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News : EU Economy Last Updated: July 14, 2015 - 7:45 AM


Greece: Germany victim of euro coup again by France?
By Michael Hennigan, Finfacts founder and editor
July 14, 2015 - 7:45 AM
 

Angela Merkel, German chancellor, and Matteo Renzi, Italian prime minister, at the Federal Chancellery, Berlin, July 02, 2015

Here we present a contrarian view that Germany may have been the victim of a coup by France at the weekend to save the euro by breaking the rules again, in the view of the German people! — terms and conditions apply and this piece shouldn't be read as opposition to helping Greece but as a presentation of a nuanced view to the #ThisIsACoup reaction on Twitter, to the deal on a third bailout for Greece.

Germans tend to be a risk-averse people — yes, that is quite a paradox in the context of two devastating wars in the last century — in the World Values Survey which operates in over 50 countries, for 18 developed countries a question on risk showed that Japan and Germany had the lowest propensity by far to take risks and also come in at the lower end of the fertility scale, together with Russia. The average age of a German women having her first child (30 years old) is one of the highest in the world. The population ratio under 15 years of age is 13% compared with 19% in France and 21% in Ireland.

In a sample of 9 OECD countries, Germany had a share of direct shareholders (shareholder ratio) of less that 6%, compared with a ratio of roughly 25% in the English-speaking countries. The success of Aldi and Lidl discount supermarkets also point to caution as does the €2tn in ordinary savings accounts.

Simon Kuper, The Financial Times columnist, in a piece published in 2013 speculated that Margaret Thatcher’s early opposition to German reunification gave François Mitterrand, French president, an opening to demand the support of Helmut Kohl, German chancellor, for the launch of a single currency. A year before in 1988, Jacques Delors of France, the European Commission president, had set up a committee of central bankers plus himself as chairman, to explore the issue of a common currency.

In an interview conducted for a journalist's PhD thesis, Germany's longest-serving postwar chancellor had said that he would have lost any popular vote on the euro by an overwhelming majority.

"I knew that I could never win a referendum in Germany," he said. "We would have lost a referendum on the introduction of the euro. That's quite clear. I would have lost and by seven to three."

The Daily Telegraph wrote in April 2013 that the interview was conducted by Jens Peter Paul, a German journalist in 2002, the year when the Deutsche Mark was replaced by euro notes and coins, but was only published in 2013.

In it, Kohl describes adopting the euro as an emblem of the European project, which he said had prevented war on the continent. Born in 1930, Kohl's politics were shaped by his country's history in the 1930s and 1940s; his final years in power were focused on promoting European unity.

In the interview, he said: "If a chancellor is trying to push something through, he must be a man of power. And if he's smart, he knows when the time is ripe. In one case — the euro — I was like a dictator ... The euro is a synonym for Europe. Europe, for the first time, has no more war."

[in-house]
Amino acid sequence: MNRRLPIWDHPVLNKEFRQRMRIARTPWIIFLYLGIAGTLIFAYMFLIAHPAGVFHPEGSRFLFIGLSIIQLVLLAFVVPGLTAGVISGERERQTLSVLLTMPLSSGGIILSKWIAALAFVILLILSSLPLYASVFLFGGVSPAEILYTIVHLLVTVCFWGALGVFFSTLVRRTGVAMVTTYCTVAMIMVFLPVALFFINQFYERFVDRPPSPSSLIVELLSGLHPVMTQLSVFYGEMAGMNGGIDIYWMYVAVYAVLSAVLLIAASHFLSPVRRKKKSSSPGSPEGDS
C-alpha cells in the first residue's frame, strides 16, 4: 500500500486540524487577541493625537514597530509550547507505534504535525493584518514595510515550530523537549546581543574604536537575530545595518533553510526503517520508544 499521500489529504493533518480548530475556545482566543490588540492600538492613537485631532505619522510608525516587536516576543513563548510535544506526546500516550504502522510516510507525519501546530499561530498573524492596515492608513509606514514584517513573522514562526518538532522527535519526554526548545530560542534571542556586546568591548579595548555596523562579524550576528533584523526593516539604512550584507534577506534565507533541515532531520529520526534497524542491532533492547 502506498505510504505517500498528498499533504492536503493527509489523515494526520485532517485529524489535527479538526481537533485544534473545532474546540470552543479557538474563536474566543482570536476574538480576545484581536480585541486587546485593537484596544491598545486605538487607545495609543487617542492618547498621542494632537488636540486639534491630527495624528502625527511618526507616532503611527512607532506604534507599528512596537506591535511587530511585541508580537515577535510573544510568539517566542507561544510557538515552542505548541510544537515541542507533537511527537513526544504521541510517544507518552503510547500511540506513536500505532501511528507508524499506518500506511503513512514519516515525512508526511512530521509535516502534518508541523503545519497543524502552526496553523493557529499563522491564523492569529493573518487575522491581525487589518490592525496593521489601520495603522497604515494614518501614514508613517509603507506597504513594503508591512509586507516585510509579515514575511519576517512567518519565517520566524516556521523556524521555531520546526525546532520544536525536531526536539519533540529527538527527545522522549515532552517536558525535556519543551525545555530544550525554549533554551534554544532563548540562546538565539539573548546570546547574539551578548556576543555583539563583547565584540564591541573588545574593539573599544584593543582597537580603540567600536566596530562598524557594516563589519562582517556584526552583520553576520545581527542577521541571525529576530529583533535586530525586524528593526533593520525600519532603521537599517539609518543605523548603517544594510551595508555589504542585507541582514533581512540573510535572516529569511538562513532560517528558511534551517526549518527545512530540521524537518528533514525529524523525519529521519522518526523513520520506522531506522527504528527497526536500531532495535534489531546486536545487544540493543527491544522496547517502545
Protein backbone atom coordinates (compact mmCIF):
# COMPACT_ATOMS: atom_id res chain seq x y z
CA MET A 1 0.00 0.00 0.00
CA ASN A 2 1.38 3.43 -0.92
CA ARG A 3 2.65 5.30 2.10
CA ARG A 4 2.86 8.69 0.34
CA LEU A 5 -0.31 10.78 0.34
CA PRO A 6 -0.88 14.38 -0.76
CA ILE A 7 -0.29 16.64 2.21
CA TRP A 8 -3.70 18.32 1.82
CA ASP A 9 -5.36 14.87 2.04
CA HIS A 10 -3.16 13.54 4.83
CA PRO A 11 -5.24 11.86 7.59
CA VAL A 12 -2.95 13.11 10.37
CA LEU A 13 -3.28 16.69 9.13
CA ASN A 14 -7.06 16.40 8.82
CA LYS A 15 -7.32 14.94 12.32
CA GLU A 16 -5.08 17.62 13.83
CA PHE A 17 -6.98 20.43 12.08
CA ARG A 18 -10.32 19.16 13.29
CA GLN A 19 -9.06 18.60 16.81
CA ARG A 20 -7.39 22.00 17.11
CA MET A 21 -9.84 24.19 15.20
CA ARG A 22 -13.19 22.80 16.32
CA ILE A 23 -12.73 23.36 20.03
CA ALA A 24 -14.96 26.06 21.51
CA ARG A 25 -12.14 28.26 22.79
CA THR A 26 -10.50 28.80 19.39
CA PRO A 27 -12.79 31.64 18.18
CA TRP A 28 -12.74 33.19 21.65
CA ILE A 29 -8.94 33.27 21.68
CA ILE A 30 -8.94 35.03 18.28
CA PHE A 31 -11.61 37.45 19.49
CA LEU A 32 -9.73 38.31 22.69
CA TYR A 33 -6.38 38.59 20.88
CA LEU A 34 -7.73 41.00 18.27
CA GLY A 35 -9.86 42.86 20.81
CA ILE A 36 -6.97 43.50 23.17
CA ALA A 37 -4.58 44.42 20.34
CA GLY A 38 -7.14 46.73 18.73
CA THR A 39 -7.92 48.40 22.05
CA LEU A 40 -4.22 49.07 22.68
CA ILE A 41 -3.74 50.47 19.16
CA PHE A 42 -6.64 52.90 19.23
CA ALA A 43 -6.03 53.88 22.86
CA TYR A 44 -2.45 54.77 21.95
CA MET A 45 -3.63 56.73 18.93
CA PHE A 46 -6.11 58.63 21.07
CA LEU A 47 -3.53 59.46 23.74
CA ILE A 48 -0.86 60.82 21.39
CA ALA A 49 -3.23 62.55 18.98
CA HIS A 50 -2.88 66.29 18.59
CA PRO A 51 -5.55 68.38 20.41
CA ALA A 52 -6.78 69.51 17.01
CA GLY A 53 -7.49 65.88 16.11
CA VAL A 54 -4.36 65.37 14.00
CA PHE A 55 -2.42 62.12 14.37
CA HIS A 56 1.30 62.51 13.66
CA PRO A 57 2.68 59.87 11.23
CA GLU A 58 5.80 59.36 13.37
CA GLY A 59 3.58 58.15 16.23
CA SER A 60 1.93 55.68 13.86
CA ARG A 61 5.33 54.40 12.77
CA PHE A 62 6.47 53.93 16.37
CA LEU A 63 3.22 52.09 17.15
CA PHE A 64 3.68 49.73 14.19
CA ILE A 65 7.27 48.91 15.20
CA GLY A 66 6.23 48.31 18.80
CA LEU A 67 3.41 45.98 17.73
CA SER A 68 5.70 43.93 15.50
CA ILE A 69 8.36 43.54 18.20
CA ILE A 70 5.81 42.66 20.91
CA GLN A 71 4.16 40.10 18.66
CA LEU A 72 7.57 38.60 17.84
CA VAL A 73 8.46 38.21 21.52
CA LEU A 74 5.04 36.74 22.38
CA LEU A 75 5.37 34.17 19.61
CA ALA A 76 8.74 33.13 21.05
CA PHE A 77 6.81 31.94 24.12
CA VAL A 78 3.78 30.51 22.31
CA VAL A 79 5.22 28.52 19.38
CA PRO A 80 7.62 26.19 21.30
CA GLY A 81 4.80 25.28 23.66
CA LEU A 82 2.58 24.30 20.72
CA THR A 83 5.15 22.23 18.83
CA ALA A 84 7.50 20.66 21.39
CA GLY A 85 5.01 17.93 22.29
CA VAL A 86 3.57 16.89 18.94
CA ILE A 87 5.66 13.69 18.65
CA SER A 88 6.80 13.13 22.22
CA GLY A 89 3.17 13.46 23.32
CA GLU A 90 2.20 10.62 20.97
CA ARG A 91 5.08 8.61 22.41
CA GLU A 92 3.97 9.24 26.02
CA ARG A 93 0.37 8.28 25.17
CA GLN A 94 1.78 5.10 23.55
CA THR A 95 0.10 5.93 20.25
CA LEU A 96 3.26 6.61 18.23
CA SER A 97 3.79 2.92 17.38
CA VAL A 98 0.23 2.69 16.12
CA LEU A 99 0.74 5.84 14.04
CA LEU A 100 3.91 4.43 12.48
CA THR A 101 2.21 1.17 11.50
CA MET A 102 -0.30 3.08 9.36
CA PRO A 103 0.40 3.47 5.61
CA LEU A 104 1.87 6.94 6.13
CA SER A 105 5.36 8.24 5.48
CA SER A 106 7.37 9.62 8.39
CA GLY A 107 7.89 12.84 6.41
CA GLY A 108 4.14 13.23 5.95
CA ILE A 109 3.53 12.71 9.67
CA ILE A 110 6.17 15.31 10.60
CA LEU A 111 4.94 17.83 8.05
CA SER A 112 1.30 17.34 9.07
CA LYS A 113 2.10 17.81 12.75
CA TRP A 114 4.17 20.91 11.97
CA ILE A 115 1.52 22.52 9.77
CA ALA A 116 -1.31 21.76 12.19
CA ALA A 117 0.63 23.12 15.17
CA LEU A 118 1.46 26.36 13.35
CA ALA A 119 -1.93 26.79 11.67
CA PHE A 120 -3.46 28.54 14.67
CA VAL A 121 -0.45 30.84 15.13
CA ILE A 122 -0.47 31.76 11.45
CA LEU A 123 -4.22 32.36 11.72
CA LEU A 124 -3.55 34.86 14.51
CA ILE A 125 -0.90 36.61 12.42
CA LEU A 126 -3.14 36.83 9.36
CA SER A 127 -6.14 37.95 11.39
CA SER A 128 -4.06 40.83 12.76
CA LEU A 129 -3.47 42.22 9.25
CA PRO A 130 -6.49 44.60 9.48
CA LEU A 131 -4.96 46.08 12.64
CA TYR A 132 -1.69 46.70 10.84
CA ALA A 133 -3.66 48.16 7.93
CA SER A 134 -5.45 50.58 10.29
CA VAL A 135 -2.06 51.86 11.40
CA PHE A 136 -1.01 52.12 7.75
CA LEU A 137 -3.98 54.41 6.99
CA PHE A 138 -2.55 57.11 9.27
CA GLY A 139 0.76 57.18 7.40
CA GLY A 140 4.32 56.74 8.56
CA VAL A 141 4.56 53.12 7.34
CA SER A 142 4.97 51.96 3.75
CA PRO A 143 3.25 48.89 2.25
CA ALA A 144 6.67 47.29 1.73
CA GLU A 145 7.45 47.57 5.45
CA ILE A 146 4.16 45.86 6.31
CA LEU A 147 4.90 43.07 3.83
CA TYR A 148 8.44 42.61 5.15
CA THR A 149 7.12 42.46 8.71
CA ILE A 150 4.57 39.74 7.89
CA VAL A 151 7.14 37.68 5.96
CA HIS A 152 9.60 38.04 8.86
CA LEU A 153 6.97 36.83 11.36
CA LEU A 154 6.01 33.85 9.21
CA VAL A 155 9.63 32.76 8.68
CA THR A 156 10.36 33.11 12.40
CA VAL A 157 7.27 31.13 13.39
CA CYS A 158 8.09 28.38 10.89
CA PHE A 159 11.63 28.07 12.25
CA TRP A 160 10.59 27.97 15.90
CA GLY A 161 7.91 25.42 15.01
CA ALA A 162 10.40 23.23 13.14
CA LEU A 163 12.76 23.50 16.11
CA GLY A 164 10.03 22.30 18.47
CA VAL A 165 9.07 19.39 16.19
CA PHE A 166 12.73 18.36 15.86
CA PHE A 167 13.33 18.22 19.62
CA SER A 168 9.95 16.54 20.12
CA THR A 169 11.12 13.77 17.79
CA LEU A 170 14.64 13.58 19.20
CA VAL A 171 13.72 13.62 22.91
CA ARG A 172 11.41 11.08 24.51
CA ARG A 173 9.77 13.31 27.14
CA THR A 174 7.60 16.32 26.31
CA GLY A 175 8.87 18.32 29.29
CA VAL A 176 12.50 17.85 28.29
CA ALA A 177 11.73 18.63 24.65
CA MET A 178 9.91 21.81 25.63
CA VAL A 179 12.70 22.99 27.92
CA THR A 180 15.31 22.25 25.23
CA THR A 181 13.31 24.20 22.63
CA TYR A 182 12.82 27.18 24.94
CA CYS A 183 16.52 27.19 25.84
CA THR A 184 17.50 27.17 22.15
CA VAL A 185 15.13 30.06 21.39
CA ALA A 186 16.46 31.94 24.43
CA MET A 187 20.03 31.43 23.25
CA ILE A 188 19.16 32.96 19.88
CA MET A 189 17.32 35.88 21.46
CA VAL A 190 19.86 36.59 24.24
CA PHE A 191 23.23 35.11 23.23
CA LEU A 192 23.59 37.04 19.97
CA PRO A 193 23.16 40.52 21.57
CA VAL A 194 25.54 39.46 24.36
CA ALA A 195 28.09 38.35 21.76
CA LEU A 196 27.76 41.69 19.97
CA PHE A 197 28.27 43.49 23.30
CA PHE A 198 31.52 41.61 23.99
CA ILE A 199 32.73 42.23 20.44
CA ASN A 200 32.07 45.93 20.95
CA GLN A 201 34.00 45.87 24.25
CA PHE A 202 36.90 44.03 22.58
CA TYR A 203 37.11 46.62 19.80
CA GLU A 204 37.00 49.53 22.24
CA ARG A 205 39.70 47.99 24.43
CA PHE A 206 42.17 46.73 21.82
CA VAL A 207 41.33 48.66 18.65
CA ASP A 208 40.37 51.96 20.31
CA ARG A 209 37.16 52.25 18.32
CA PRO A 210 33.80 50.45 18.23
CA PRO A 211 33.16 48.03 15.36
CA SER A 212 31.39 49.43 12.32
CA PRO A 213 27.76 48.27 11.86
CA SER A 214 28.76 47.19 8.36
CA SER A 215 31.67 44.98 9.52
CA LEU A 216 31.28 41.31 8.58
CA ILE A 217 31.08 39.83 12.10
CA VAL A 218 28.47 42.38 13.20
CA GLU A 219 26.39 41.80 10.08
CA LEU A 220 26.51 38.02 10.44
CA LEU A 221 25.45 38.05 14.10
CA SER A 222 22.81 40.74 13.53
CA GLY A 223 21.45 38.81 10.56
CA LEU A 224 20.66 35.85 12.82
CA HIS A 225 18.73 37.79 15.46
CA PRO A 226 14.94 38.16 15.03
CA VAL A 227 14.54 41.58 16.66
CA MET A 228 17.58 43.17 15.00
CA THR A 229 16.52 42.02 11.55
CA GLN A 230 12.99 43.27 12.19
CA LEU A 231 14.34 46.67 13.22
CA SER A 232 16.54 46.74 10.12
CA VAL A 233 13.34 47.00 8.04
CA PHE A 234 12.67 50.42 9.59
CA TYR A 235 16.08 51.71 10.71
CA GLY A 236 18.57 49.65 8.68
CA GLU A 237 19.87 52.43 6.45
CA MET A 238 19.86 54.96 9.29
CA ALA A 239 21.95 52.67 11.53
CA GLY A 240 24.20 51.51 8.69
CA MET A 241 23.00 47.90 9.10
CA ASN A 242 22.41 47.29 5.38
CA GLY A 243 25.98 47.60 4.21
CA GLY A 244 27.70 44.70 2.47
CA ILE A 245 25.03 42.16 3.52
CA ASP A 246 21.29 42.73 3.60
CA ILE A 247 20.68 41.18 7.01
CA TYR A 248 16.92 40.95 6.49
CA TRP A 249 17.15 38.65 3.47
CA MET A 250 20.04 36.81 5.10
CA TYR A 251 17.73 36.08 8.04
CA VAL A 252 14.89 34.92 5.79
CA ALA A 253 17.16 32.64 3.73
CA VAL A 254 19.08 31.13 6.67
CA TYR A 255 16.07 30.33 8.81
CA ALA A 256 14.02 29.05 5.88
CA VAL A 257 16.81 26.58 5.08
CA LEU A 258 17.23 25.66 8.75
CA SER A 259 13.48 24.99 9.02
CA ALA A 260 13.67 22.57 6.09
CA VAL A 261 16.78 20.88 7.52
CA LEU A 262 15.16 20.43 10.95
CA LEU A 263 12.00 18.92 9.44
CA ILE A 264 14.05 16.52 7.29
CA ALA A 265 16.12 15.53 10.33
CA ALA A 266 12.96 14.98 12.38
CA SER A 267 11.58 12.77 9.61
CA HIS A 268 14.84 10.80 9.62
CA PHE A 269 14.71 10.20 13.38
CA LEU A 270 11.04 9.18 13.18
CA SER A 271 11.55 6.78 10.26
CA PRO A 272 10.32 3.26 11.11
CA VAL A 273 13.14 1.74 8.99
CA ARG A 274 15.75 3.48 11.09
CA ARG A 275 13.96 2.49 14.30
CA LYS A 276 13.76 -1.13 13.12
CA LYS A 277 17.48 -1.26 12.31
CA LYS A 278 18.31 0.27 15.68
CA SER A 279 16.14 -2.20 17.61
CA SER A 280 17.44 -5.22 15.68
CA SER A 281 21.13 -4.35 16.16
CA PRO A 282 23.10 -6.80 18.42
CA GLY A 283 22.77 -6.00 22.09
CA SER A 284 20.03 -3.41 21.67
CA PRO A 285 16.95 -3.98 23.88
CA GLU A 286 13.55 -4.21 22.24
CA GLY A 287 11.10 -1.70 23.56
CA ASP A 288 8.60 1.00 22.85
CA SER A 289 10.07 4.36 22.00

As for Mitterrand using the euro as a bargaining chip, a man who could be in both the Résistance and Marshall Pétain’s Vichy government at different times, knew how to play his cards.

To mollify the Germans, the architects modelled the planned European Central Bank on the Deutsche Bundesbank, the publicly respected German central bank.

In addition there would be no bailouts, no financing of governments and no common bonds — which Ireland could hardly support as it opposed tax harmonisation to protect the low corporate tax rate.

The architects hadn't provided for a severe recession but the Euro Area now has a rescue fund and an evolving banking union and on Monday Angela Merkel, German chancellor, agreed to talks going ahead on a third Greek bailout that will cost €86bn or more.

After an epic miscalculation by the Greek government that it would force big concessions from the other Euro Area member countries by leaving the second bailout expire on June 30, last Thursday Greece's new finance minister presented proposals that were mainly in line with what had been rejected in June.

The focus of the weekend marathon talks was to put in place a system to avoid commitments lapsing and a need for a fourth bailout.

Greece will eventually need debt relief but in the short-to-medium term, with low interest costs and long maturities, the priority should be a credible growth plan.

We wrote last week that Greece was Europe's star economic performer in 1950-1973 and like France it has run a deficit every year without fail since 1974 and 1975 respectively.

France didn't want a Grexit (Greece's ejection from the Euro Area) that would strengthen the control of Germany and its prudent allies, including the former communist countries, in the single currency area.

France did contribute to the solution by sending a team to Athens to help draft the reform proposals and presumably talk sense to the Greeks.

Apart from the privatisation fund, Germany provided the realpolitik on how to implement the reforms that France helped draft.

So who launched the coup d'état?  

Greece was star economic performer in 1950-1973; Budget deficits every year since 1974

Irish lessons for Greece on growing exports and investment 

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